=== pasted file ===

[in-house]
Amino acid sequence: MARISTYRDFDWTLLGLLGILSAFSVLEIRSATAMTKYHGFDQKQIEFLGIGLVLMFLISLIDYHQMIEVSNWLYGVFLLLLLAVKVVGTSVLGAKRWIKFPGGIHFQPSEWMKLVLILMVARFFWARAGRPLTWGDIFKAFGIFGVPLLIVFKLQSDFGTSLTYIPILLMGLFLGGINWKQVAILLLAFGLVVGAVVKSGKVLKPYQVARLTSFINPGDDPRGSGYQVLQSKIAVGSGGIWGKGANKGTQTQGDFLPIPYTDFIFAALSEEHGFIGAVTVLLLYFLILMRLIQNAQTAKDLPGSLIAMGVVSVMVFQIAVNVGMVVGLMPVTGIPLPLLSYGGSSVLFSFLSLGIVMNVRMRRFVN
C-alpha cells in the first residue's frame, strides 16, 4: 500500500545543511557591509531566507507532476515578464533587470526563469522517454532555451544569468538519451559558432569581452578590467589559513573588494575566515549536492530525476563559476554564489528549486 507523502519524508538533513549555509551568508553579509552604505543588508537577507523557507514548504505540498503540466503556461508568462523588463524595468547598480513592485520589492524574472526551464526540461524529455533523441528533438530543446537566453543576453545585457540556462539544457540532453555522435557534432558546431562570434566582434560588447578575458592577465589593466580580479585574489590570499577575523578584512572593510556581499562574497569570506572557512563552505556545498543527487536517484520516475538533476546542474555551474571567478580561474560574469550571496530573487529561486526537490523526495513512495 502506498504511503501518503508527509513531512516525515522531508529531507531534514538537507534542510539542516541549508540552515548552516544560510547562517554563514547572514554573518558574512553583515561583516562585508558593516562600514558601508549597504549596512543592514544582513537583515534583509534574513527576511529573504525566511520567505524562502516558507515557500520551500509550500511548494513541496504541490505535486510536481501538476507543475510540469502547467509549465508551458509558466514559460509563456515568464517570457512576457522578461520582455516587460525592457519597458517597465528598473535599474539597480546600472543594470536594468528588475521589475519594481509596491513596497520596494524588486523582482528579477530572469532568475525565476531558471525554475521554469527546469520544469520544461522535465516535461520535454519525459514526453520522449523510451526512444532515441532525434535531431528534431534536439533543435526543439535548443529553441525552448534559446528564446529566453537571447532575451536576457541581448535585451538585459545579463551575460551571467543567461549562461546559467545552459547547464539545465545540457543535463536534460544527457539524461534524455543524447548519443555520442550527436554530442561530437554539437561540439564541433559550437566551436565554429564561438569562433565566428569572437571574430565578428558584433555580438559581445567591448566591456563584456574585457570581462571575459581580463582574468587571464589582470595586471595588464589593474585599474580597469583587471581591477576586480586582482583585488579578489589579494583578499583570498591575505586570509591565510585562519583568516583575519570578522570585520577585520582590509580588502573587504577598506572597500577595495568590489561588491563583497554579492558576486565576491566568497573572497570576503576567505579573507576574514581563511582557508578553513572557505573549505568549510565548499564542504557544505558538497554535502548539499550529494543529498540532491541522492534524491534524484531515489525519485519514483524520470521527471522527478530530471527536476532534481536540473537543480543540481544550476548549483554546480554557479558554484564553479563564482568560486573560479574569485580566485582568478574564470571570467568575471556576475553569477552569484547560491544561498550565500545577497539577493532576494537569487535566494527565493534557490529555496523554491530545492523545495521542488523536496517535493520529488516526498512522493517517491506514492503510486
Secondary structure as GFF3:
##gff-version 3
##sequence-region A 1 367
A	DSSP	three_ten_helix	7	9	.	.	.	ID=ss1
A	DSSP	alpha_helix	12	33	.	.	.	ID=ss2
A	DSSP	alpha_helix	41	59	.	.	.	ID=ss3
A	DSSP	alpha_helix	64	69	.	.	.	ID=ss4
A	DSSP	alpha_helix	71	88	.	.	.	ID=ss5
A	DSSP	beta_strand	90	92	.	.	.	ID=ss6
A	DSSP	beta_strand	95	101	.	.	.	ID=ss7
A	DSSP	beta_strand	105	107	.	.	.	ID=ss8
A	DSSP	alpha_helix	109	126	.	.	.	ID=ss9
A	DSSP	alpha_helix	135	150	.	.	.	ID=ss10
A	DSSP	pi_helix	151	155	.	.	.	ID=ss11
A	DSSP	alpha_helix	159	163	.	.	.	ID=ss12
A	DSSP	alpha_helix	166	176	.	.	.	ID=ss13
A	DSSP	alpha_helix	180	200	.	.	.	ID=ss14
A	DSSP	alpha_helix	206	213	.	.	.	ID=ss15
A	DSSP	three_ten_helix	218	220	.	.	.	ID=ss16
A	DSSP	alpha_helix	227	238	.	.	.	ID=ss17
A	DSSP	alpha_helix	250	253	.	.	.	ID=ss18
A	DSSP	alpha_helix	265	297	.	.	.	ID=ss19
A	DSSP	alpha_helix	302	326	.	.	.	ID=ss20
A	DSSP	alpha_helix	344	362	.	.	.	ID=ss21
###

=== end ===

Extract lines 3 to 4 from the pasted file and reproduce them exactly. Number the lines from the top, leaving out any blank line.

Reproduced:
C-alpha cells in the first residue's frame, strides 16, 4: 500500500545543511557591509531566507507532476515578464533587470526563469522517454532555451544569468538519451559558432569581452578590467589559513573588494575566515549536492530525476563559476554564489528549486 507523502519524508538533513549555509551568508553579509552604505543588508537577507523557507514548504505540498503540466503556461508568462523588463524595468547598480513592485520589492524574472526551464526540461524529455533523441528533438530543446537566453543576453545585457540556462539544457540532453555522435557534432558546431562570434566582434560588447578575458592577465589593466580580479585574489590570499577575523578584512572593510556581499562574497569570506572557512563552505556545498543527487536517484520516475538533476546542474555551474571567478580561474560574469550571496530573487529561486526537490523526495513512495 502506498504511503501518503508527509513531512516525515522531508529531507531534514538537507534542510539542516541549508540552515548552516544560510547562517554563514547572514554573518558574512553583515561583516562585508558593516562600514558601508549597504549596512543592514544582513537583515534583509534574513527576511529573504525566511520567505524562502516558507515557500520551500509550500511548494513541496504541490505535486510536481501538476507543475510540469502547467509549465508551458509558466514559460509563456515568464517570457512576457522578461520582455516587460525592457519597458517597465528598473535599474539597480546600472543594470536594468528588475521589475519594481509596491513596497520596494524588486523582482528579477530572469532568475525565476531558471525554475521554469527546469520544469520544461522535465516535461520535454519525459514526453520522449523510451526512444532515441532525434535531431528534431534536439533543435526543439535548443529553441525552448534559446528564446529566453537571447532575451536576457541581448535585451538585459545579463551575460551571467543567461549562461546559467545552459547547464539545465545540457543535463536534460544527457539524461534524455543524447548519443555520442550527436554530442561530437554539437561540439564541433559550437566551436565554429564561438569562433565566428569572437571574430565578428558584433555580438559581445567591448566591456563584456574585457570581462571575459581580463582574468587571464589582470595586471595588464589593474585599474580597469583587471581591477576586480586582482583585488579578489589579494583578499583570498591575505586570509591565510585562519583568516583575519570578522570585520577585520582590509580588502573587504577598506572597500577595495568590489561588491563583497554579492558576486565576491566568497573572497570576503576567505579573507576574514581563511582557508578553513572557505573549505568549510565548499564542504557544505558538497554535502548539499550529494543529498540532491541522492534524491534524484531515489525519485519514483524520470521527471522527478530530471527536476532534481536540473537543480543540481544550476548549483554546480554557479558554484564553479563564482568560486573560479574569485580566485582568478574564470571570467568575471556576475553569477552569484547560491544561498550565500545577497539577493532576494537569487535566494527565493534557490529555496523554491530545492523545495521542488523536496517535493520529488516526498512522493517517491506514492503510486
Secondary structure as GFF3: